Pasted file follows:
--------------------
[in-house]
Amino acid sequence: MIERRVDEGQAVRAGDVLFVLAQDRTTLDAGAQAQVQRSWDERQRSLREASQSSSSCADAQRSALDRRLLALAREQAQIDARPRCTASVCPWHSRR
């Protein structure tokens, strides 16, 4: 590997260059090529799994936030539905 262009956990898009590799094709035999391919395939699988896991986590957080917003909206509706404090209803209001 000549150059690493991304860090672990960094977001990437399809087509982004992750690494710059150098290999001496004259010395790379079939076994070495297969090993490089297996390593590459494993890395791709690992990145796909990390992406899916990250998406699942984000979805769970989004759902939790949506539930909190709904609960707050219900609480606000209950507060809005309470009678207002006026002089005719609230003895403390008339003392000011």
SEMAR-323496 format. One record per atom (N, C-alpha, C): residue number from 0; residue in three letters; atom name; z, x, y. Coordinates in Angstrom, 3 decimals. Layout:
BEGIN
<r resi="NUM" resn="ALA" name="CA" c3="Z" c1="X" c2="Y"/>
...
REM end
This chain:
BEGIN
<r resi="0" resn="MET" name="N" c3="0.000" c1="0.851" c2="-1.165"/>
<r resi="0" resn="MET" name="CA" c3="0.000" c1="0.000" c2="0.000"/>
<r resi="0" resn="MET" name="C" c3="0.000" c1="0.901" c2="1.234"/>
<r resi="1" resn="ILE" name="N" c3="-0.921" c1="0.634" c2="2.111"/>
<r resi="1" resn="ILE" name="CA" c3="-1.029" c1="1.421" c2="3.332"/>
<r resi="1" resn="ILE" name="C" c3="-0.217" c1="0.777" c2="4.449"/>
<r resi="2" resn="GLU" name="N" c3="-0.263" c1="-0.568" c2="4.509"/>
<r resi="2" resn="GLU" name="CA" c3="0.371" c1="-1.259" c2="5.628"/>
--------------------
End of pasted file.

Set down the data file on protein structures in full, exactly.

[in-house]
Amino acid sequence: MIERRVDEGQAVRAGDVLFVLAQDRTTLDAGAQAQVQRSWDERQRSLREASQSSSSCADAQRSALDRRLLALAREQAQIDARPRCTASVCPWHSRR
């Protein structure tokens, strides 16, 4: 590997260059090529799994936030539905 262009956990898009590799094709035999391919395939699988896991986590957080917003909206509706404090209803209001 000549150059690493991304860090672990960094977001990437399809087509982004992750690494710059150098290999001496004259010395790379079939076994070495297969090993490089297996390593590459494993890395791709690992990145796909990390992406899916990250998406699942984000979805769970989004759902939790949506539930909190709904609960707050219900609480606000209950507060809005309470009678207002006026002089005719609230003895403390008339003392000011």
SEMAR-323496 format. One record per atom (N, C-alpha, C): residue number from 0; residue in three letters; atom name; z, x, y. Coordinates in Angstrom, 3 decimals. Layout:
BEGIN
<r resi="NUM" resn="ALA" name="CA" c3="Z" c1="X" c2="Y"/>
...
REM end
This chain:
BEGIN
<r resi="0" resn="MET" name="N" c3="0.000" c1="0.851" c2="-1.165"/>
<r resi="0" resn="MET" name="CA" c3="0.000" c1="0.000" c2="0.000"/>
<r resi="0" resn="MET" name="C" c3="0.000" c1="0.901" c2="1.234"/>
<r resi="1" resn="ILE" name="N" c3="-0.921" c1="0.634" c2="2.111"/>
<r resi="1" resn="ILE" name="CA" c3="-1.029" c1="1.421" c2="3.332"/>
<r resi="1" resn="ILE" name="C" c3="-0.217" c1="0.777" c2="4.449"/>
<r resi="2" resn="GLU" name="N" c3="-0.263" c1="-0.568" c2="4.509"/>
<r resi="2" resn="GLU" name="CA" c3="0.371" c1="-1.259" c2="5.628"/>